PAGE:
$signature = @" [StructLayout(LayoutKind.Sequential)] public struct LSA_UNICODE_STRING { public UInt16 Length; public UInt16 MaximumLength; public IntPtr Buffer; } [StructLayout(LayoutKind.Sequential)] public struct LSA_OBJECT_ATTRIBUTES { public int Length; public IntPtr RootDirectory; public LSA_UNICODE_STRING ObjectName; public uint Attributes; public IntPtr SecurityDescriptor; public IntPtr SecurityQualityOfService; } public enum LSA_AccessPolicy : long { POLICY_VIEW_LOCAL_INFORMATION = 0x00000001L, POLICY_VIEW_AUDIT_INFORMATION = 0x00000002L, POLICY_GET_PRIVATE_INFORMATION = 0x00000004L, POLICY_TRUST_ADMIN = 0x00000008L, POLICY_CREATE_ACCOUNT = 0x00000010L, POLICY_CREATE_SECRET = 0x00000020L, POLICY_CREATE_PRIVILEGE = 0x00000040L, POLICY_SET_DEFAULT_QUOTA_LIMITS = 0x00000080L, POLICY_SET_AUDIT_REQUIREMENTS = 0x00000100L, POLICY_AUDIT_LOG_ADMIN = 0x00000200L, POLICY_SERVER_ADMIN = 0x00000400L, POLICY_LOOKUP_NAMES = 0x00000800L, POLICY_NOTIFICATION = 0x00001000L } [DllImport("advapi32.dll", SetLastError = true, PreserveSig = true)] public static extern uint LsaRetrievePrivateData( IntPtr PolicyHandle, ref LSA_UNICODE_STRING KeyName, out IntPtr PrivateData ); [DllImport("advapi32.dll", SetLastError = true, PreserveSig = true)] public static extern uint LsaStorePrivateData( IntPtr policyHandle, ref LSA_UNICODE_STRING KeyName, ref LSA_UNICODE_STRING PrivateData ); [DllImport("advapi32.dll", SetLastError = true, PreserveSig = true)] public static extern uint LsaOpenPolicy( ref LSA_UNICODE_STRING SystemName, ref LSA_OBJECT_ATTRIBUTES ObjectAttributes, uint DesiredAccess, out IntPtr PolicyHandle ); [DllImport("advapi32.dll", SetLastError = true, PreserveSig = true)] public static extern uint LsaNtStatusToWinError( uint status ); [DllImport("advapi32.dll", SetLastError = true, PreserveSig = true)] public static extern uint LsaClose( IntPtr policyHandle ); [DllImport("advapi32.dll", SetLastError = true, PreserveSig = true)] public static extern uint LsaFreeMemory( IntPtr buffer ); "@ Add-Type -MemberDefinition $signature -Name LSAUtil -Namespace LSAUtil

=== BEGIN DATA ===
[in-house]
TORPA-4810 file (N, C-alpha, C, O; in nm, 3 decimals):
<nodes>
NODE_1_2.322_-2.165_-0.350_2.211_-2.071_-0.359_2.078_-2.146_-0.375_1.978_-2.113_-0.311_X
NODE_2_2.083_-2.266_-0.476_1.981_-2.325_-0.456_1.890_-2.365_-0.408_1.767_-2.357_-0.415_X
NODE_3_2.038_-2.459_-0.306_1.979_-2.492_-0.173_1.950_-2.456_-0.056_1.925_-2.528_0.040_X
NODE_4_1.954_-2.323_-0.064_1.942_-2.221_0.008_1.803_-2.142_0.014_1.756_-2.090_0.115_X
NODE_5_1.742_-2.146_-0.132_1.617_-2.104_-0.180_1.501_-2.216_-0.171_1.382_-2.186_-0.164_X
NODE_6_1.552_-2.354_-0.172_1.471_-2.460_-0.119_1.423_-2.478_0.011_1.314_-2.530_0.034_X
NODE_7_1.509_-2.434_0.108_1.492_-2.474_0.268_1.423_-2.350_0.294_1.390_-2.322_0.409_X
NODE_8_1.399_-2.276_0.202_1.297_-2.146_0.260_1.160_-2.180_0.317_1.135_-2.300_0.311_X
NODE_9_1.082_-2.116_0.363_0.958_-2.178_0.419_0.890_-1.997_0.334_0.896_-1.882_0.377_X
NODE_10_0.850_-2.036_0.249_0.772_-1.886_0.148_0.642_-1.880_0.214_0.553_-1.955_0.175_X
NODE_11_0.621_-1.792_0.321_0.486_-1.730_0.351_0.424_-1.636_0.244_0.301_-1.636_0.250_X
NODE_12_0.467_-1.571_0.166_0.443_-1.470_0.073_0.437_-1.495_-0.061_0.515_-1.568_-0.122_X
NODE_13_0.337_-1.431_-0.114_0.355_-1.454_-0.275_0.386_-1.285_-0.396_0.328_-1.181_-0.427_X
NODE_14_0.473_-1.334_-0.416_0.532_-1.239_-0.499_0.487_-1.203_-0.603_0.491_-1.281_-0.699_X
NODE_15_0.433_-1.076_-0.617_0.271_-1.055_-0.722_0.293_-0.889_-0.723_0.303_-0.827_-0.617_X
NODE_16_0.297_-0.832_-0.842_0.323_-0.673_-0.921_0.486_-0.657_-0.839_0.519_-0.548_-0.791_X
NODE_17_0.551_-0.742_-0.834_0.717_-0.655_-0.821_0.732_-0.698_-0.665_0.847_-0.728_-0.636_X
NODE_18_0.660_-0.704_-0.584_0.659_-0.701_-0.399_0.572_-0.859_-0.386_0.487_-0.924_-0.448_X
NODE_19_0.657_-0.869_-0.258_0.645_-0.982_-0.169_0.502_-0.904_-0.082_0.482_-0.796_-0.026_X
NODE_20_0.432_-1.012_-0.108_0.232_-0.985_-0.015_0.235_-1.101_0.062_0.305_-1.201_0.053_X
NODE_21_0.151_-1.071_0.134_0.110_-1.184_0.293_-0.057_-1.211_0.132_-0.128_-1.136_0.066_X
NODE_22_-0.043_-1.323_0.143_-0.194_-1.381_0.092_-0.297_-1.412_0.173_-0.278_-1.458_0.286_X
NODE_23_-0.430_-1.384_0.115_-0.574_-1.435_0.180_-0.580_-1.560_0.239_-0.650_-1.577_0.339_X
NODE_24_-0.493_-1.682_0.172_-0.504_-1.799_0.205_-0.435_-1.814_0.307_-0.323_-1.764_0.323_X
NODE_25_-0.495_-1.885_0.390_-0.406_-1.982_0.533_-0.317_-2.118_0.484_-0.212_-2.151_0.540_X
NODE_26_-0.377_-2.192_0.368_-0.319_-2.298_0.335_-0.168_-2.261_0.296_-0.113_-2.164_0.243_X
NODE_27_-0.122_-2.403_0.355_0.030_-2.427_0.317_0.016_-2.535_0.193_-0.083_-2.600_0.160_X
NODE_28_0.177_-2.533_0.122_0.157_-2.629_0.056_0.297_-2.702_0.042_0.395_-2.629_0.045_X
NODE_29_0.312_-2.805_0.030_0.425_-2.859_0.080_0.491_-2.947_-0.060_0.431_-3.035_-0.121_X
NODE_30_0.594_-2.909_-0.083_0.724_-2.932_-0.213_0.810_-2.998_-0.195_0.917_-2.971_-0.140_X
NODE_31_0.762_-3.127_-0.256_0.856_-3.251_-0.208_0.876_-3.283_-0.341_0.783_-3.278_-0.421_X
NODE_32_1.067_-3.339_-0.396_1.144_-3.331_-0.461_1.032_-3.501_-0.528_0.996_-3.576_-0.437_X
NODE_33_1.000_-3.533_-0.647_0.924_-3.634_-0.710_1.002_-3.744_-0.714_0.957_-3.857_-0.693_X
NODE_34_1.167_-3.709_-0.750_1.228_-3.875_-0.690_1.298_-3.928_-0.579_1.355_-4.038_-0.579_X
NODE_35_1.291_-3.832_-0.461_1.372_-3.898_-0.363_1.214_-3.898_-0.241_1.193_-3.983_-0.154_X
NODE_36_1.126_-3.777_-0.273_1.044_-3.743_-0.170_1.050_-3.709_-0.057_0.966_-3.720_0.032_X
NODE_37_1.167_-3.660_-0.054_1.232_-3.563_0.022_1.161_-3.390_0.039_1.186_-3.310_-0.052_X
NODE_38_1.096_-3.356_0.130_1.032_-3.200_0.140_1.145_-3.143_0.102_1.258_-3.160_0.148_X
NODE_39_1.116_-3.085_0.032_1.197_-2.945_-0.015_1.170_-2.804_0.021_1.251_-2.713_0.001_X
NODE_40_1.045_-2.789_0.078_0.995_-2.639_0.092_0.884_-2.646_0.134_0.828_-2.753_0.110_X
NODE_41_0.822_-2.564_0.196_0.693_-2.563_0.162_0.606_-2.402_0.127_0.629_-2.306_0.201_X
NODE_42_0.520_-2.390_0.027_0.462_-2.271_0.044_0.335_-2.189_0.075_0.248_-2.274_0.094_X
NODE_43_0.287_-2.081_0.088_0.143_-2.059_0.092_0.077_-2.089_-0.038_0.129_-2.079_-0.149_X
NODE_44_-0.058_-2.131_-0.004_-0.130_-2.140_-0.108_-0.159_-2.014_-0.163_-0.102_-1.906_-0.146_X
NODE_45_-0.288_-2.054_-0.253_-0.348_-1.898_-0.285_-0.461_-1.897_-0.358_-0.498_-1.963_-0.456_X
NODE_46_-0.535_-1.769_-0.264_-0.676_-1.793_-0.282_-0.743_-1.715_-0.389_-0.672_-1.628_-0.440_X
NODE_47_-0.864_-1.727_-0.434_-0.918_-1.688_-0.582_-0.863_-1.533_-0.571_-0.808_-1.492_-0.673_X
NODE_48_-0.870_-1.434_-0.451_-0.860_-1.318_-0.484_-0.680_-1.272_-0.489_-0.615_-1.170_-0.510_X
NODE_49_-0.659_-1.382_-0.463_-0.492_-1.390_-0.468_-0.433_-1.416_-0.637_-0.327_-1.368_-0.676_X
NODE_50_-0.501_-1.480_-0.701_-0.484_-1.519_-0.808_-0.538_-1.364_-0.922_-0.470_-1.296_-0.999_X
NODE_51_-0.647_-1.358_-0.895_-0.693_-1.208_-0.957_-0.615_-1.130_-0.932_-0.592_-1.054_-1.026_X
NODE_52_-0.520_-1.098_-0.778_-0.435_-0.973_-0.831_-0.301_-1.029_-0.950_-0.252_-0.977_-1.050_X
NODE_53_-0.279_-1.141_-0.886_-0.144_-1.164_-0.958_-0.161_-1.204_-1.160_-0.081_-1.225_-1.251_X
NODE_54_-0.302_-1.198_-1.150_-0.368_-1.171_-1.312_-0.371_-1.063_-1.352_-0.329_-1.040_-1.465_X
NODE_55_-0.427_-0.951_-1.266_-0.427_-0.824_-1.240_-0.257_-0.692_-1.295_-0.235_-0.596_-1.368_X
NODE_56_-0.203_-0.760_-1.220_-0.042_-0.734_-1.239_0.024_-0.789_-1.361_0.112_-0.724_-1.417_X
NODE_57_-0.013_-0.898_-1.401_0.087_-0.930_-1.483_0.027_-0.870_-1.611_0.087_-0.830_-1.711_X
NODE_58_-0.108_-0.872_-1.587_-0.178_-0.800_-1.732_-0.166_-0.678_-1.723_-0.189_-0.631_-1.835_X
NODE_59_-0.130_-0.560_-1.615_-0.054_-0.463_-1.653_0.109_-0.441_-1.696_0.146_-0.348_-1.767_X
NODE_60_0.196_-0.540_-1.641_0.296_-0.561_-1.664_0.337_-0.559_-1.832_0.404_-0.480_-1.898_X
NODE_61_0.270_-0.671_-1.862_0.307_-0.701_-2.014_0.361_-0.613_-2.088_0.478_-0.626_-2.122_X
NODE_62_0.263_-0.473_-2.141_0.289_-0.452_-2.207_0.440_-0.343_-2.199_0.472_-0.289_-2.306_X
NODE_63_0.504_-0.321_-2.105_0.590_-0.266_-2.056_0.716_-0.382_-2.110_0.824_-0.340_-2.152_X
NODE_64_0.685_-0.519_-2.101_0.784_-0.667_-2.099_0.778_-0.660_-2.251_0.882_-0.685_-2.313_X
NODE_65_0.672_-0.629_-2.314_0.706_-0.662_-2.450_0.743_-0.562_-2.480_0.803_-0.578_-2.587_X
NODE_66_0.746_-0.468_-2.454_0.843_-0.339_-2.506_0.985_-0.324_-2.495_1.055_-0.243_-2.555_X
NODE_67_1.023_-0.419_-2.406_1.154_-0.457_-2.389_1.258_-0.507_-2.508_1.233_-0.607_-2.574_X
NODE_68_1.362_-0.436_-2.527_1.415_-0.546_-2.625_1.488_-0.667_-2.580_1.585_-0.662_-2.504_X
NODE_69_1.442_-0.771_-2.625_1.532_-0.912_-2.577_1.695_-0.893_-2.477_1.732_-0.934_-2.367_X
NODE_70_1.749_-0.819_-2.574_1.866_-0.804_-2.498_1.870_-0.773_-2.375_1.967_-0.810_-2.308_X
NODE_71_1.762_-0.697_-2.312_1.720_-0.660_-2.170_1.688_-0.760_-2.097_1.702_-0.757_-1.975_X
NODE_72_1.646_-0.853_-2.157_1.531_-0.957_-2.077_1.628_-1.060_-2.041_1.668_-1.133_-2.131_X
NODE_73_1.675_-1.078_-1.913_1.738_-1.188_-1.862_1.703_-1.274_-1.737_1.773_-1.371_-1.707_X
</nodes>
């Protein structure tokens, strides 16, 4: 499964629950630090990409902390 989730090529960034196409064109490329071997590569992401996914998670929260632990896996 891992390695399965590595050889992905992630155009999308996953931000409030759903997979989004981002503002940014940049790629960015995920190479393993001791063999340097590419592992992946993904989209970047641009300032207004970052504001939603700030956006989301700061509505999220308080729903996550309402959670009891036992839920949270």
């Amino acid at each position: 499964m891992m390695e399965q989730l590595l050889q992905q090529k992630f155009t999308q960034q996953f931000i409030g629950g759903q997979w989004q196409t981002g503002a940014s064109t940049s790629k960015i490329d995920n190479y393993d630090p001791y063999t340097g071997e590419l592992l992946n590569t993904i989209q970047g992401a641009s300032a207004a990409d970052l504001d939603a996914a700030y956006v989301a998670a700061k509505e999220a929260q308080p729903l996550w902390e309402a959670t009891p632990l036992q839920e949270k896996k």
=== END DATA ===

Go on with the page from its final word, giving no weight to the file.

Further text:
In the example above we store the Sample Code from P/Invoke in a variable and then use the Add-Type CmdLet to Add it to our PowerShell Session.


Now for the tricky part. You can access the Lsa Secrets for Service Accounts using the NT AUTHORITY\SYSTEM account but you can’t decrypt them. To decrypt the Values you have to own them. How to solve this? The simplest way is to use the reg.exe command.


In this example i’ll use the SC_OSearch14 key (SharePoint 2010 Timer) and create a temporary key where i’ll copy each of the represented values described above.


 "CurrVal","OldVal","OupdTime","CupdTime","SecDesc" | ForEach-Object { $copyFrom = "HKLM\SECURITY\Policy\Secrets\_SC_OSearch14\" + $_ $copyTo = "HKLM\SECURITY\Policy\Secrets\MySecret\" + $_ $regCopy = reg COPY $copyFrom $copyTo /s /f } 


Next, I’ll create three objects holding the objectAtrtibutes, localSystem and secretName.